class m football semifinal St. Joseph’s defense, not offense, may be the key to beating Killingly
TRUMBULL — The equation going into one half of the Class M semifinal bracket seems fairly straightforward.
Top-seeded St. Joseph scores a lot of points.
Fourth-seeded Killingly scores even more points.
Therefore, it stands to reason, the victor on Sunday afternoon at Trumbull High will need to put up a big number on the scoreboard to advance.
“I don’t know how many touchdowns it will take,” Cadets coach Joe DellaVecchia said Thursday afternoon at practice. “Both teams score points.”
That might be understating it.
The Cadets — who won Class S in 2017 — average a shade over 38 points per game. Defending Class M champion Killingly is even better, scoring over 42 points per game including a high-water mark of 76 in a victory over Waterford on October 19.
“As an offense we just want to go fast-paced and have fun,” Cadets junior running back Jaden Shirden said. “They score a bunch of points. Our job is to keep it up.”
The offenses on display at McDougall Stadium will be a contrast in styles. St. Joseph moves the ball through air behind Maryland-commit David Summers. The senior quarterback has used top receivers Will Diamantis and Jesse Bike to help pile up 1,959 yards with 29 touchdowns.
By contrast, Killingly (10-1) is a run-first team, relying on Nsaish Harriet and Jackson Lopes to average close to 280 yards per game on the ground.
“I always like to score first and have the other team play a game of chase,” DellaVecchia said. “We want to get up two scores and let them chase us.”
The overshadowed St. Joseph defense may share the spotlight on Sunday, too. The Cadets have only allowed 61 points, including a shutout of Class LL semifinalist New Canaan on opening night. St. Joseph also posted a stretch of four straight shutouts in late September and early October. The only blemish for St. Joseph is a 22-7 loss to Darien in September — the most points the Cadets have allowed in a single game.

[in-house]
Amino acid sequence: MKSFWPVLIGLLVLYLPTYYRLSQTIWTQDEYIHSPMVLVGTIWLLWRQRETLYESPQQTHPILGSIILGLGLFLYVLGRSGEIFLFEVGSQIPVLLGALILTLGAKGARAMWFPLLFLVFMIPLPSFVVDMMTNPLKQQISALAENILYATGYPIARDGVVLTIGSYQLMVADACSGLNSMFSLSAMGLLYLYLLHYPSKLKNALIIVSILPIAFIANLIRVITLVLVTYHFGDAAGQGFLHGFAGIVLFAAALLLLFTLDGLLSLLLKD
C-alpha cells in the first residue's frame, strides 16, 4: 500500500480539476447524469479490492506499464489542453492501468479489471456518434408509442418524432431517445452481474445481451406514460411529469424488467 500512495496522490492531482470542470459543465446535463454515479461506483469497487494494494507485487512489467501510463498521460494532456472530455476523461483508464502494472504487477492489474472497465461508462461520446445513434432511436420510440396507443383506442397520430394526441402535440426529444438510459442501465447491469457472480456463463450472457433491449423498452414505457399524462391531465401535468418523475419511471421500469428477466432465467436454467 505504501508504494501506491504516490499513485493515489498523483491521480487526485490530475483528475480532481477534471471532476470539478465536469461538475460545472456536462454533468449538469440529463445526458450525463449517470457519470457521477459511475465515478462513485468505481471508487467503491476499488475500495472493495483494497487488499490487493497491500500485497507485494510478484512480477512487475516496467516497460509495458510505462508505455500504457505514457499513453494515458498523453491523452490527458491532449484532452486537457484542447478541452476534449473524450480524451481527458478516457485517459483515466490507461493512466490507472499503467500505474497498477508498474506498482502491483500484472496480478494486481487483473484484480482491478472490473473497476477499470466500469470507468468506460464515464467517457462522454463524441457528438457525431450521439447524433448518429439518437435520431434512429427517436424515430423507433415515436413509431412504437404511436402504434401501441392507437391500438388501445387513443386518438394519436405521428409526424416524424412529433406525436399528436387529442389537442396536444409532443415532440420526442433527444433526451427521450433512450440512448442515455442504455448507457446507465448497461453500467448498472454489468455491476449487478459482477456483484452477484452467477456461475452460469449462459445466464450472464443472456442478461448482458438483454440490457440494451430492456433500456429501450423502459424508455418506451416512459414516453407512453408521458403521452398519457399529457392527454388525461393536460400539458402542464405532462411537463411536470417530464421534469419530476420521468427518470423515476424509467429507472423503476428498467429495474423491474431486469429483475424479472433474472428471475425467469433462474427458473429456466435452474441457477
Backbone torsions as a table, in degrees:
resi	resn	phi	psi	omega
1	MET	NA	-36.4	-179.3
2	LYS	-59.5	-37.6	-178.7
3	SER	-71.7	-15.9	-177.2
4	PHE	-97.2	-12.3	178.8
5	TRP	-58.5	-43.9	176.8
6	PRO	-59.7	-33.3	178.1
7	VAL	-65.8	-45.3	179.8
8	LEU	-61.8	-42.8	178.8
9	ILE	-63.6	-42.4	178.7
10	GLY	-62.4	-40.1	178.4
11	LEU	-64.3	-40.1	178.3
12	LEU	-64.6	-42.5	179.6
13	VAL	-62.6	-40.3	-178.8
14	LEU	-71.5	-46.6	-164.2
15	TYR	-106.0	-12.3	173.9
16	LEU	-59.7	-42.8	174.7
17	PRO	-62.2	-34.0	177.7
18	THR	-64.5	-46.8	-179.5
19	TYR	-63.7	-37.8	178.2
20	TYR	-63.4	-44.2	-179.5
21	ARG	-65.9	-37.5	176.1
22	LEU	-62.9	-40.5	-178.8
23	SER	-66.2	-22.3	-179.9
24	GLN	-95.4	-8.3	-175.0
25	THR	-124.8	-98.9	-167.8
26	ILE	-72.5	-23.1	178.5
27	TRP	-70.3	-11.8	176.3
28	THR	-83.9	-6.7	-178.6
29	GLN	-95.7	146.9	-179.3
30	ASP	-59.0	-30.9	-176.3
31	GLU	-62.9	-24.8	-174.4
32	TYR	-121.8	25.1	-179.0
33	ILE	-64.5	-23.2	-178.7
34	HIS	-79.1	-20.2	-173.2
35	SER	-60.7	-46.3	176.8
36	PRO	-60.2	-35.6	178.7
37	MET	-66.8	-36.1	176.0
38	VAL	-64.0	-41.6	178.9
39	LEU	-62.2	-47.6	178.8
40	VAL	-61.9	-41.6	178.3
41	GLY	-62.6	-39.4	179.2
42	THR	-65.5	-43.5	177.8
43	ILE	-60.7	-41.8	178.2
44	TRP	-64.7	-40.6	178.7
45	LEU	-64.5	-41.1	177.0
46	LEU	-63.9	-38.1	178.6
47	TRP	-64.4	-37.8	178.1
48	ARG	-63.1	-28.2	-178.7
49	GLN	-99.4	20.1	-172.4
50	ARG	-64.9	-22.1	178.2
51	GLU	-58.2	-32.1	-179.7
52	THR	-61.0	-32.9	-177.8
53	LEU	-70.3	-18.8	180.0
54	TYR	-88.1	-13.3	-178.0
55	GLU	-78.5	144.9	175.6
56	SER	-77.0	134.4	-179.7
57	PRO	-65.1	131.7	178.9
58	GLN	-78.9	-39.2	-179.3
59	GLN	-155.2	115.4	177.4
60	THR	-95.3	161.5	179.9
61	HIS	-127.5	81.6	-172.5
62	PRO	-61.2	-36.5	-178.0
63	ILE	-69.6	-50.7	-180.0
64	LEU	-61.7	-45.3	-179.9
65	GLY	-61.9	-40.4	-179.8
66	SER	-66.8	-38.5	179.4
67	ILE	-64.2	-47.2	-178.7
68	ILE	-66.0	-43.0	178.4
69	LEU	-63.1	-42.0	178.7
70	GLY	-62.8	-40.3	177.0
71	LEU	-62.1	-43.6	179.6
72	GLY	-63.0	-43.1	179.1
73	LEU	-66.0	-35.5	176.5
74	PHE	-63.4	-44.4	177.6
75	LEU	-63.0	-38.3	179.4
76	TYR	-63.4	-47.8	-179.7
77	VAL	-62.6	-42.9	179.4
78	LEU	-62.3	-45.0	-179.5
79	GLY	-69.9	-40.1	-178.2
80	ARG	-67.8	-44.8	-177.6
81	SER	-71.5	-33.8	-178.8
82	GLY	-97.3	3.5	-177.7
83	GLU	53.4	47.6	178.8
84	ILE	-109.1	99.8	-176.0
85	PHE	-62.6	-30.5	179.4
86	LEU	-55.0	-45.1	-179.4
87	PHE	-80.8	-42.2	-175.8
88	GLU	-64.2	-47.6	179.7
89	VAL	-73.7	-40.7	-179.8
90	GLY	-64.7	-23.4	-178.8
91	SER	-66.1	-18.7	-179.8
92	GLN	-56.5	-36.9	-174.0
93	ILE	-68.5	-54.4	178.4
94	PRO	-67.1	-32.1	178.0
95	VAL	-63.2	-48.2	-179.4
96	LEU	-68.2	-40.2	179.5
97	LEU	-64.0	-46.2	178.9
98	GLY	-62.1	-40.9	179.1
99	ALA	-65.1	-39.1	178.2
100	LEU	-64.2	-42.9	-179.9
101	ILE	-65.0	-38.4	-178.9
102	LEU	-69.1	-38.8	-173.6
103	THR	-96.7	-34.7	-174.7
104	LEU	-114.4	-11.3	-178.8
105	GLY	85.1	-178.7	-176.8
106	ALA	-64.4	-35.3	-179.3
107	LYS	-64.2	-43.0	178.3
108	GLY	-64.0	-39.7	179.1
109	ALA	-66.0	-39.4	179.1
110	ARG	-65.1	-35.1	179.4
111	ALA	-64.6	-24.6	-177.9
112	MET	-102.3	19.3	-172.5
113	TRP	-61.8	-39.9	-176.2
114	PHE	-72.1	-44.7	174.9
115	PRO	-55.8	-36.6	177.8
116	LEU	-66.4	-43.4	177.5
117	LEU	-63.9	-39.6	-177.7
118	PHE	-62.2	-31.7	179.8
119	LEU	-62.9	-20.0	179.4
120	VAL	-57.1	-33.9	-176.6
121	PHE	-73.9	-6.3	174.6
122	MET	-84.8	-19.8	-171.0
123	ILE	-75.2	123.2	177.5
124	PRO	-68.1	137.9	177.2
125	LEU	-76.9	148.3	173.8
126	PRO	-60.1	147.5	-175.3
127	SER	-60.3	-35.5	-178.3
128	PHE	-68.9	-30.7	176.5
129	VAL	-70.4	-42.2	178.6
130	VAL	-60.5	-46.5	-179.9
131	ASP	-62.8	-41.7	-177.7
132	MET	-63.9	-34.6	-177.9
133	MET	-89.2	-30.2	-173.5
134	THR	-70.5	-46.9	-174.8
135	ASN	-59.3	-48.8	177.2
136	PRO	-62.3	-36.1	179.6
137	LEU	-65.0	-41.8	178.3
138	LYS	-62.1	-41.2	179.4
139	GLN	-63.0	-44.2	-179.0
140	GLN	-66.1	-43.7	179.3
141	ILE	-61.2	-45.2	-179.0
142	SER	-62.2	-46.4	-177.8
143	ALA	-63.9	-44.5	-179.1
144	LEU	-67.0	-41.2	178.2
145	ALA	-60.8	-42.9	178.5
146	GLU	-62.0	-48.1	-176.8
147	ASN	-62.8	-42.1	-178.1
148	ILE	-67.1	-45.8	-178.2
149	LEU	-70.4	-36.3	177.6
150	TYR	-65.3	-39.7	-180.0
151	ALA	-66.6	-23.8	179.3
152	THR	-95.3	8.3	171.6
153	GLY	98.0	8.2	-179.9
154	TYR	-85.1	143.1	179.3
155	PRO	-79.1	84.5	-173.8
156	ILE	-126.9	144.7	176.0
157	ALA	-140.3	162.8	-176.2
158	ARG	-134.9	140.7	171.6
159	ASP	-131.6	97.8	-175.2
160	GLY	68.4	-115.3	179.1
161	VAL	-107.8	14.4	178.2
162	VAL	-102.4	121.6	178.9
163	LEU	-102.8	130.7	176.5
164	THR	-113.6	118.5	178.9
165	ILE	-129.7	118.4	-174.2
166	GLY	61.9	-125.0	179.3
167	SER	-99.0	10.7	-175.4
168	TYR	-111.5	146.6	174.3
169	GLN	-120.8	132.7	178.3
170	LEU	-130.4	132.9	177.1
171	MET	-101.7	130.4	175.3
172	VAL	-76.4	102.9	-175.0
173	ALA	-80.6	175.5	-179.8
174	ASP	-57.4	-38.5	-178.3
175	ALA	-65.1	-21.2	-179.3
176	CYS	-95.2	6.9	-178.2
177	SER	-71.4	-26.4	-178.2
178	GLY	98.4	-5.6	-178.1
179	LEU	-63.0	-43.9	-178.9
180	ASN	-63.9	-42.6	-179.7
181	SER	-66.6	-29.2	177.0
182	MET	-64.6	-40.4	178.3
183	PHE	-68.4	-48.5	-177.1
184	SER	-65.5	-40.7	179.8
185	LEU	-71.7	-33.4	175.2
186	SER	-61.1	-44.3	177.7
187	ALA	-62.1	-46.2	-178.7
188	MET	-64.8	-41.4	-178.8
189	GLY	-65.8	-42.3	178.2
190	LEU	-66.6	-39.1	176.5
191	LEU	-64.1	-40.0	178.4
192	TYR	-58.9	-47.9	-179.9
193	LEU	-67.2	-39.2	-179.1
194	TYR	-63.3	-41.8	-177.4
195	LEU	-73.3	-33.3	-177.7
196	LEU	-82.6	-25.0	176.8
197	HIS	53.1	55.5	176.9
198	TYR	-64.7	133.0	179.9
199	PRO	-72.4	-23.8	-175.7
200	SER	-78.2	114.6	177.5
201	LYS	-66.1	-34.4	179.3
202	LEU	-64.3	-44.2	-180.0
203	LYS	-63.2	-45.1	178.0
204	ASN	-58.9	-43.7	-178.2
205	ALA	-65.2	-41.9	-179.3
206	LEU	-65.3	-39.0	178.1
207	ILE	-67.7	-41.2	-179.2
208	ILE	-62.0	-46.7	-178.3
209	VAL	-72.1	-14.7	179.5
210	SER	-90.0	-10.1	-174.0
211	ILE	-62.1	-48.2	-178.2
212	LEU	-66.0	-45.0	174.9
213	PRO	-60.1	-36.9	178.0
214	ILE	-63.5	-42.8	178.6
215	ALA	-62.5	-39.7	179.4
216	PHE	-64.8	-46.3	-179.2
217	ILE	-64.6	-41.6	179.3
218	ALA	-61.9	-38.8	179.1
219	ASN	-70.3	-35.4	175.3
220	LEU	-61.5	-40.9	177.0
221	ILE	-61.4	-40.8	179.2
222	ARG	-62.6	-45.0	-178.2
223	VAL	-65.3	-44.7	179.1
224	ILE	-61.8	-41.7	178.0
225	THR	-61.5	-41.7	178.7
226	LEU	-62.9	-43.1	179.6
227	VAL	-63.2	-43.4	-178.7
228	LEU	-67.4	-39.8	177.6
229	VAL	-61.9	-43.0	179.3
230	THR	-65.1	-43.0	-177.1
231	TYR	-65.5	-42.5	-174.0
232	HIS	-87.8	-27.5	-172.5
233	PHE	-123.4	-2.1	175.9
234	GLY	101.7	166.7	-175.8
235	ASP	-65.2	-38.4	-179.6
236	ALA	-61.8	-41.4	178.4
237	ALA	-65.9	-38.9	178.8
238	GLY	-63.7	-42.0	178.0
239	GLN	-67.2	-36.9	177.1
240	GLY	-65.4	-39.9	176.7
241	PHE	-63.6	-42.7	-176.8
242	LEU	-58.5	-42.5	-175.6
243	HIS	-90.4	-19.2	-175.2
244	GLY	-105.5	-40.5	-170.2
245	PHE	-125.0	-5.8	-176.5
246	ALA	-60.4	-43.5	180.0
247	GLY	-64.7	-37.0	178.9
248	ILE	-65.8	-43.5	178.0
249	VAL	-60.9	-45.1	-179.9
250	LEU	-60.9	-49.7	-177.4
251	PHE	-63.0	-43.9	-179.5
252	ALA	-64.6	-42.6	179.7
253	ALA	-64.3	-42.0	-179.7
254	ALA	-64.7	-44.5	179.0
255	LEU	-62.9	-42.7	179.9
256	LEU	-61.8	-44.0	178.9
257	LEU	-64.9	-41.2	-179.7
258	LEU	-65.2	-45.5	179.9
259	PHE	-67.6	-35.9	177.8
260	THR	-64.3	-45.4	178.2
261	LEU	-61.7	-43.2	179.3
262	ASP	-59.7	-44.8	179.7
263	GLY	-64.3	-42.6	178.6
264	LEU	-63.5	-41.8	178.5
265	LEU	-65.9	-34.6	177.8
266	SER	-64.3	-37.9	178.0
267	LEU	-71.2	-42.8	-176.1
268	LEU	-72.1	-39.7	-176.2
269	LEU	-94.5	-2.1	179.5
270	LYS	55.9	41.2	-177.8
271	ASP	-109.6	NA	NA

Seven starters from last year’s Class S championship team return for St. Joseph, including the core trio of junior linemen Jermaine Williams, Michael Morrissey and Cayden Porter.
“We get overlooked a lot because (the offense is) so good. Our goal is to shut everyone out that we play,” senior safety Ace Luzietti said. “It helps us a lot going against them in practice every day, that’s for sure.”
Playing in the now-pass heavy FCIAC, St. Joseph hasn’t faced a team that runs the ball quite as much as Killingly. It means the Cadets are in the midst of a four-day crash course to prep for the semifinals.
“All summer you work on 7-on-7s,” Luzietti said. “You never do anything for running teams. It’s a lot different. It’s a hard adjustment, but we’ll be ready.”
DellaVechia said playing against Ansonia and Rocky Hill — both run-heavy squads — in last year’s Class S tournament is helpful experience to drawn upon. He also mentioned that the St. Joseph defense will need to prevent Killingly for milking the clock or force turnovers to get the ball back to the offense.
“We have to be patient and get the stops when we can and capitalize when we have the ball,” DellaVecchia said.
Beyond the high-scoring offenses, Sunday’s semifinal features the added wrinkle of two defending state champions squaring off, due in part to to the CIAC’s new success modifier for “schools of choice.” The new rule helped move St. Joseph from Class S to M.
“The best teams are left in every bracket. I know there’s a big deal made of where we are and stuff like that,” DellaVecchia said. “We play by the same rules as everybody else.”